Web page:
That's the simple part of the problem. It gets more complex. Every web design company with several employees has the same problem EVERY company has - employees leave. So a web developer leaves, and a new one takes his place and manages the sites the departing web developer created. It's quite rare to find two developers who have near-matching scripting habits, capabilities, and philosophies - everyone's different. Even if the new developer spots a problem with the existing websites he's taken over, it can take so long to track down the causes because he's unfamiliar with the codebase. He may even introduce new bugs inadvertently. Another example: a new developer may not be as SEO aware as the previous one, and so the SEO friendly sites a company based its reputation on suddenly are no longer being built because a new developer has taken the helm. Maybe the new developer is more SEO aware than the previous developer. He wants to apply SEO updates to the existing portfolio of sites. Then he realises his updates just cannot be practically done across hundreds of sites without spending 3 or 4 days work, and so the sites are left in their current state while he gets on with more profitable work. I've seen all these scenarios first-hand when I worked at a number of web design companies between 1998 and 2004.
The general point I am making here is that there's a terrible inconsistency with "traditional" web development that does not treat its websites like software. And if you're choosing a company to make you your website, surely you need to know what you're going to get (just like you do with software). The problem a lot of developers have is that they deliberately see each site as unique purely from an aesthetic angle - they are not separating the design from the functionality. Of course there are sites that absolutely demand unique functionality, but they are actually few and far between. Most sites require a generic set of e-commerce and content management features. All sites tend to live or die on "the simples" in any case: if nobody can find it, it's dead. If people can find it, but few people can use it, it's dead. If people can find it and use it, but the products/services it offers aren't in demand, it's dead. It's a very rare site that actually succeeds because of some bell or whistle or unique feature or gizmo or fancy-pants splash page animation or dazzling slideshow. These aren't to be discounted - they can aid in conversions depending on your target market - but quite often it's the more peripheral decorations that force a site into a bespoke status when it doesn't need to be.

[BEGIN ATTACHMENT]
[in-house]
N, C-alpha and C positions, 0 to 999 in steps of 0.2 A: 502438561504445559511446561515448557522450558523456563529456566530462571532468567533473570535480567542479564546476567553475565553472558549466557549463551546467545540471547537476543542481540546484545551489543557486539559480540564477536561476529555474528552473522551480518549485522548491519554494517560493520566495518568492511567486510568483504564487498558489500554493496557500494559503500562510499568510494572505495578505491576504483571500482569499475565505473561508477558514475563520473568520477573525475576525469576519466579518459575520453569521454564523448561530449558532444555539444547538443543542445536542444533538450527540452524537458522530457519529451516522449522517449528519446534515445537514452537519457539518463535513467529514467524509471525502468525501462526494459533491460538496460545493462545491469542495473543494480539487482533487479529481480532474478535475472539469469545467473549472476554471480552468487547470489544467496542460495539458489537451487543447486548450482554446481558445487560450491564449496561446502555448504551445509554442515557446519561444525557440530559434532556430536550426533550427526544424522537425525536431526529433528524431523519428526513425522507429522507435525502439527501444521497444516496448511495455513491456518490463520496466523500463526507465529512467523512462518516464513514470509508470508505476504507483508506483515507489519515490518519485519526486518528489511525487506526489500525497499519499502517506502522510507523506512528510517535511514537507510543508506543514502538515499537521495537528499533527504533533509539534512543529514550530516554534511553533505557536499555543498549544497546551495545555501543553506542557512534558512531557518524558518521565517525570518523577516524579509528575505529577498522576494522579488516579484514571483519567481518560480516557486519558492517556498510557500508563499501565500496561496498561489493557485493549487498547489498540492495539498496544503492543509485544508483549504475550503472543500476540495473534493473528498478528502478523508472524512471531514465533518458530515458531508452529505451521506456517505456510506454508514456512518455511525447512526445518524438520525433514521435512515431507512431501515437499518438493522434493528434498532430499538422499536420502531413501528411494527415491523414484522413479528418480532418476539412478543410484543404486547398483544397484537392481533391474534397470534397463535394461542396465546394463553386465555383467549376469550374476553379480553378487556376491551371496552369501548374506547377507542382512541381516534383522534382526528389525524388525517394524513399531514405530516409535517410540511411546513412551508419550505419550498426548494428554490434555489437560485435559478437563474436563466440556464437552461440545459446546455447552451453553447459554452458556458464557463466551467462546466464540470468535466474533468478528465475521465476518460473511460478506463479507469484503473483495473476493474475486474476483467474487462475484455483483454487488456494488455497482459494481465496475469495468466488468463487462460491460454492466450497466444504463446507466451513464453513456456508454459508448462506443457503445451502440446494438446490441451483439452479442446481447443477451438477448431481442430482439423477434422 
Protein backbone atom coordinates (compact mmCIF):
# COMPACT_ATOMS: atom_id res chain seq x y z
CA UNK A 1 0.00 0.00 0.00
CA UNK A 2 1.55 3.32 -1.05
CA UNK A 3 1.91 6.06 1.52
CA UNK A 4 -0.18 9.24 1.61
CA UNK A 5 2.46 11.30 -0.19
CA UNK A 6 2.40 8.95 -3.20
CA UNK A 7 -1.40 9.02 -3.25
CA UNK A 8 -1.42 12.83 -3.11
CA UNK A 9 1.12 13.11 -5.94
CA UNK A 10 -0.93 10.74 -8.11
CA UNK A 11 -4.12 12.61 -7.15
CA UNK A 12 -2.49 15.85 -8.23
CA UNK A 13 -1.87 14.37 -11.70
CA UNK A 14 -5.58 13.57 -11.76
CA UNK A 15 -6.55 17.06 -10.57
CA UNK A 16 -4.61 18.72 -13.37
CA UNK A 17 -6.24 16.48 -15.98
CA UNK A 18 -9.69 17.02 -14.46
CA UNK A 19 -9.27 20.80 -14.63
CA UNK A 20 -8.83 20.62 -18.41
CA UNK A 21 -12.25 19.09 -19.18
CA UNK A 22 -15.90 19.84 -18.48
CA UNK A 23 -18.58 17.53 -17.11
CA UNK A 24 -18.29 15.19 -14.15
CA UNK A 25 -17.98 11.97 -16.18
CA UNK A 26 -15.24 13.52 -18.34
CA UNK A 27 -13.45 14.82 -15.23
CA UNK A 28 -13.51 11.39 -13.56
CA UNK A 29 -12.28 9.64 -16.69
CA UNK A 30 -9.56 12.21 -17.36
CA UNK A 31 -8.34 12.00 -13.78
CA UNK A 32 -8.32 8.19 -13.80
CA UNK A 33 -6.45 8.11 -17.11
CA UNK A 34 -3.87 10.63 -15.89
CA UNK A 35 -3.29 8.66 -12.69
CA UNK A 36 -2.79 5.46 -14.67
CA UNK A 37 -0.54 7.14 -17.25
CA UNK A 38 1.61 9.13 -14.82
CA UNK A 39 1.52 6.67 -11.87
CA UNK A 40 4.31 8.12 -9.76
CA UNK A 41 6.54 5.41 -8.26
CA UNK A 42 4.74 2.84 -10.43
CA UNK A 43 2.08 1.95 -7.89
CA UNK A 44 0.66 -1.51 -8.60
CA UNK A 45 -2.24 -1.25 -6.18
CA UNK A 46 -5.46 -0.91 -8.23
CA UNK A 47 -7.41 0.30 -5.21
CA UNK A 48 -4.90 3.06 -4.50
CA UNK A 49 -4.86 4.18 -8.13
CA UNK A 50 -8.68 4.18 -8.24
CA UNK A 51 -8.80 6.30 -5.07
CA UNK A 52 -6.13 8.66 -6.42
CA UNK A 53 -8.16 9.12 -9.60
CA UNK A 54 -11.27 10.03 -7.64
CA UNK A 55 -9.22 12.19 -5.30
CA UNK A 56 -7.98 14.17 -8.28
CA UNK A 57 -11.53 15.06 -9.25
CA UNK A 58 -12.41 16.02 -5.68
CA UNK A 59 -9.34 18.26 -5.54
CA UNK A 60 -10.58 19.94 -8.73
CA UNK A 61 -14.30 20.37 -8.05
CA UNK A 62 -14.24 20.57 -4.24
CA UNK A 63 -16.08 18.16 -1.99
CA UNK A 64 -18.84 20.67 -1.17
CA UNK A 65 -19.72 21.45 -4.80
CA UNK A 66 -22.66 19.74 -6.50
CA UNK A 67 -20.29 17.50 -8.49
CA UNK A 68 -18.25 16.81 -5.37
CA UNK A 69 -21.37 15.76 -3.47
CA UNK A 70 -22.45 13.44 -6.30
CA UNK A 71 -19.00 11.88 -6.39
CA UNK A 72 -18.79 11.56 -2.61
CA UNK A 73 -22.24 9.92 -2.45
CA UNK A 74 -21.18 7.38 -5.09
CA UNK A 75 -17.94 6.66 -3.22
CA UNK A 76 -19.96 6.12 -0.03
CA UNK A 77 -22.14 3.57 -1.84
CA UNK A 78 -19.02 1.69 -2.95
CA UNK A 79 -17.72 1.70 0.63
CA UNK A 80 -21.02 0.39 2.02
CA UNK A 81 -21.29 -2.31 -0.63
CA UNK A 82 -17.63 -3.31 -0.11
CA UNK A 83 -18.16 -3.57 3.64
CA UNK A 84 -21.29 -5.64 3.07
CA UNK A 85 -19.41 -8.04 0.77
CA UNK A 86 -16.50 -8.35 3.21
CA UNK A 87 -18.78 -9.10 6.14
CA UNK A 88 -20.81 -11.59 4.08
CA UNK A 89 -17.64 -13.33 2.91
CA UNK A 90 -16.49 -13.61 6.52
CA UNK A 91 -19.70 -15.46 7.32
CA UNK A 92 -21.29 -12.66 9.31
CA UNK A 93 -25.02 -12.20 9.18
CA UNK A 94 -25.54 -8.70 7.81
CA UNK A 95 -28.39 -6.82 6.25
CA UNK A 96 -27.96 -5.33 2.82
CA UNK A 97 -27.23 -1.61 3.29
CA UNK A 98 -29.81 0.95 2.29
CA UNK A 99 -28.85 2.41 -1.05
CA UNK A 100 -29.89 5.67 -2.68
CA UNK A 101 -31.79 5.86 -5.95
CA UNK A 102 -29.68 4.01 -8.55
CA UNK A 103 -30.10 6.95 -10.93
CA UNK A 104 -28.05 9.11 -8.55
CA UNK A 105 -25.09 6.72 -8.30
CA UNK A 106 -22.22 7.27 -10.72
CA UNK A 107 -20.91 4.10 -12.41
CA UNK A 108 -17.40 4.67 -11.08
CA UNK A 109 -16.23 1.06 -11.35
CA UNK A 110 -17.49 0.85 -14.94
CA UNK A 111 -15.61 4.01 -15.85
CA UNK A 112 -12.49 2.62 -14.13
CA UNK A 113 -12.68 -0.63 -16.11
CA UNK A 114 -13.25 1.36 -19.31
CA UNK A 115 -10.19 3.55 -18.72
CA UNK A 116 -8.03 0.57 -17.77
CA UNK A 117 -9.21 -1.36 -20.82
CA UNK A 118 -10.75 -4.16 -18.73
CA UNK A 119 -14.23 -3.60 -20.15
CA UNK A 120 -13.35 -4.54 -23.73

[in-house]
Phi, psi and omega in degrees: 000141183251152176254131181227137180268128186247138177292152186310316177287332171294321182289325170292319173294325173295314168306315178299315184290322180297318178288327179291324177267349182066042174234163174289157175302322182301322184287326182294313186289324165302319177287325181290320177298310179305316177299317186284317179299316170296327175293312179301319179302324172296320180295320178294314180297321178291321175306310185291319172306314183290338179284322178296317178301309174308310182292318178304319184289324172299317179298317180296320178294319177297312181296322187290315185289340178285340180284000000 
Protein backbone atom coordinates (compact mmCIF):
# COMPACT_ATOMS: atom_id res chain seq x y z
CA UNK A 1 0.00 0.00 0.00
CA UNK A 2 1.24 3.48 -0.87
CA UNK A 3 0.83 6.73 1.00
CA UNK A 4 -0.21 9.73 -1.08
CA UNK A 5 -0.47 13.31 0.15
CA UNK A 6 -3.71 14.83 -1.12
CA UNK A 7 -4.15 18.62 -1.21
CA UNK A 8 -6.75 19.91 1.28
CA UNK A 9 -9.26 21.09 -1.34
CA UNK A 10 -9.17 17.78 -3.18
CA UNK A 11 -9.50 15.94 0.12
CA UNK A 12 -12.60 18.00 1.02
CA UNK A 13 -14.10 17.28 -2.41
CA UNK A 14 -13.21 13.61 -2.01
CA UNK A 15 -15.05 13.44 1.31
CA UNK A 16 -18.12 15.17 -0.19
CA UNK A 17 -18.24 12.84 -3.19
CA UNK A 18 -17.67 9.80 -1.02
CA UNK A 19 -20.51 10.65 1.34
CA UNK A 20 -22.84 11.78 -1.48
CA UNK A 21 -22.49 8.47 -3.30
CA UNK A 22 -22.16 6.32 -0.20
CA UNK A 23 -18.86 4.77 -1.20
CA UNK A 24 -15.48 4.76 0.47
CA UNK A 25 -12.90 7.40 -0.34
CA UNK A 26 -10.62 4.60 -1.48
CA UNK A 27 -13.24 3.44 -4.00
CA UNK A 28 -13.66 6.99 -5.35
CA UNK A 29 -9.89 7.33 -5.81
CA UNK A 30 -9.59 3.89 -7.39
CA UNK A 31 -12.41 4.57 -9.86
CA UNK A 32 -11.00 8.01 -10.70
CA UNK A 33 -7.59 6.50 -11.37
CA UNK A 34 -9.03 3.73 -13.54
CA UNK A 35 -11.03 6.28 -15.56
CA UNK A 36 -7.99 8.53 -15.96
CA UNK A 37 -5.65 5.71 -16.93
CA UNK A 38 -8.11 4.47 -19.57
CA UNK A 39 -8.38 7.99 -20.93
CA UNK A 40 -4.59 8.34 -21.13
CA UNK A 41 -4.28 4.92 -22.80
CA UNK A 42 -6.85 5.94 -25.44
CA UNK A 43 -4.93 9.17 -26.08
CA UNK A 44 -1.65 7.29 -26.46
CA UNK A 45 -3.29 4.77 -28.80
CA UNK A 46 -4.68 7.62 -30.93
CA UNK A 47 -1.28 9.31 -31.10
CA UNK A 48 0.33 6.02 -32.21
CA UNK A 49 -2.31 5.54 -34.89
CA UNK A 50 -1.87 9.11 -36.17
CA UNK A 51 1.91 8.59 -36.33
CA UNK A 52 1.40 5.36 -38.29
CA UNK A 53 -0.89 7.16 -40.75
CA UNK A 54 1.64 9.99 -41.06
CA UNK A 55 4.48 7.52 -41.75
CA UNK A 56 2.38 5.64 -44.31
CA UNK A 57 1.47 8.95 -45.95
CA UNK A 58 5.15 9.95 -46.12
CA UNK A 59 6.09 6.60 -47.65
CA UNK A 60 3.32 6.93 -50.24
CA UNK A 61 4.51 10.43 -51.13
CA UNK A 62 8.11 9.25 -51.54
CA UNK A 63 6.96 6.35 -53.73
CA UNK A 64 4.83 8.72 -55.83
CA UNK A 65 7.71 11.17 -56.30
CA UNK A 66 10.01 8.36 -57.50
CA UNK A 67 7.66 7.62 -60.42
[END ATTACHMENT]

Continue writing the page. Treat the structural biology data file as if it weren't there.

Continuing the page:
While the puresilva template certainly isn't a "one stop solution" for all businesses - we even say so here - you will get a site that uses 100% mirrored codebase that is used by literally hundreds of sites that have proven to be successful, so it's not going to be a sloppy error (like non-unique HTML titles, missing H1 tags etc) that you have to worry about, or a new developer imposing his own preferences onto your site. There is the consistency you get when you use any software, and what's more because it's used across so many sites, bugs are much faster to identify. I write this as if this is all innovative - of course, it isn't. We're using a tried-and-tested model software companies have used for a long time now.